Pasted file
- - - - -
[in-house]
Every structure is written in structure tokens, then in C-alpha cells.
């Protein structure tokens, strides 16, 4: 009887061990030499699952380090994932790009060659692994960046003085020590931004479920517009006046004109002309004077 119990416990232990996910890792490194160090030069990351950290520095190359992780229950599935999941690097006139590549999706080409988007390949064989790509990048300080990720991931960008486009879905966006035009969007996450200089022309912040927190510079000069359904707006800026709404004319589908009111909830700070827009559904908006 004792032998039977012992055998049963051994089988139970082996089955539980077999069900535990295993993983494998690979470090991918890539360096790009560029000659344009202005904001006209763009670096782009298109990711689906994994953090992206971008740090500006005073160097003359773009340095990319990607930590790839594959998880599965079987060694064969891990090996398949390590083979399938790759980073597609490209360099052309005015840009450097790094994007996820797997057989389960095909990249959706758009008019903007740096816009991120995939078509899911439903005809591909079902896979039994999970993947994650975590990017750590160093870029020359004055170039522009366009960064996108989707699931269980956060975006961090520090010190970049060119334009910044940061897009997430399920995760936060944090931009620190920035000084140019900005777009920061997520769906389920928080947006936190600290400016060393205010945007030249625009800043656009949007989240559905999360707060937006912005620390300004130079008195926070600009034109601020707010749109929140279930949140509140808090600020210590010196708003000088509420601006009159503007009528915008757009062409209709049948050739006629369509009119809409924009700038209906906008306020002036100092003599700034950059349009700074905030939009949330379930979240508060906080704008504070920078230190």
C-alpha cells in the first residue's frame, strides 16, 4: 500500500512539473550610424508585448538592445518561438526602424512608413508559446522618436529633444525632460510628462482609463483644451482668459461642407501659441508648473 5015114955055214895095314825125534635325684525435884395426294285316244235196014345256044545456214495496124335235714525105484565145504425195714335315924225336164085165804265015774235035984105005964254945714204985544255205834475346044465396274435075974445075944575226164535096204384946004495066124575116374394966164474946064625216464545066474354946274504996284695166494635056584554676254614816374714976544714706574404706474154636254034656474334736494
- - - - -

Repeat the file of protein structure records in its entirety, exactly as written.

[in-house]
Every structure is written in structure tokens, then in C-alpha cells.
């Protein structure tokens, strides 16, 4: 009887061990030499699952380090994932790009060659692994960046003085020590931004479920517009006046004109002309004077 119990416990232990996910890792490194160090030069990351950290520095190359992780229950599935999941690097006139590549999706080409988007390949064989790509990048300080990720991931960008486009879905966006035009969007996450200089022309912040927190510079000069359904707006800026709404004319589908009111909830700070827009559904908006 004792032998039977012992055998049963051994089988139970082996089955539980077999069900535990295993993983494998690979470090991918890539360096790009560029000659344009202005904001006209763009670096782009298109990711689906994994953090992206971008740090500006005073160097003359773009340095990319990607930590790839594959998880599965079987060694064969891990090996398949390590083979399938790759980073597609490209360099052309005015840009450097790094994007996820797997057989389960095909990249959706758009008019903007740096816009991120995939078509899911439903005809591909079902896979039994999970993947994650975590990017750590160093870029020359004055170039522009366009960064996108989707699931269980956060975006961090520090010190970049060119334009910044940061897009997430399920995760936060944090931009620190920035000084140019900005777009920061997520769906389920928080947006936190600290400016060393205010945007030249625009800043656009949007989240559905999360707060937006912005620390300004130079008195926070600009034109601020707010749109929140279930949140509140808090600020210590010196708003000088509420601006009159503007009528915008757009062409209709049948050739006629369509009119809409924009700038209906906008306020002036100092003599700034950059349009700074905030939009949330379930979240508060906080704008504070920078230190």
C-alpha cells in the first residue's frame, strides 16, 4: 500500500512539473550610424508585448538592445518561438526602424512608413508559446522618436529633444525632460510628462482609463483644451482668459461642407501659441508648473 5015114955055214895095314825125534635325684525435884395426294285316244235196014345256044545456214495496124335235714525105484565145504425195714335315924225336164085165804265015774235035984105005964254945714204985544255205834475346044465396274435075974445075944575226164535096204384946004495066124575116374394966164474946064625216464545066474354946274504996284695166494635056584554676254614816374714976544714706574404706474154636254034656474334736494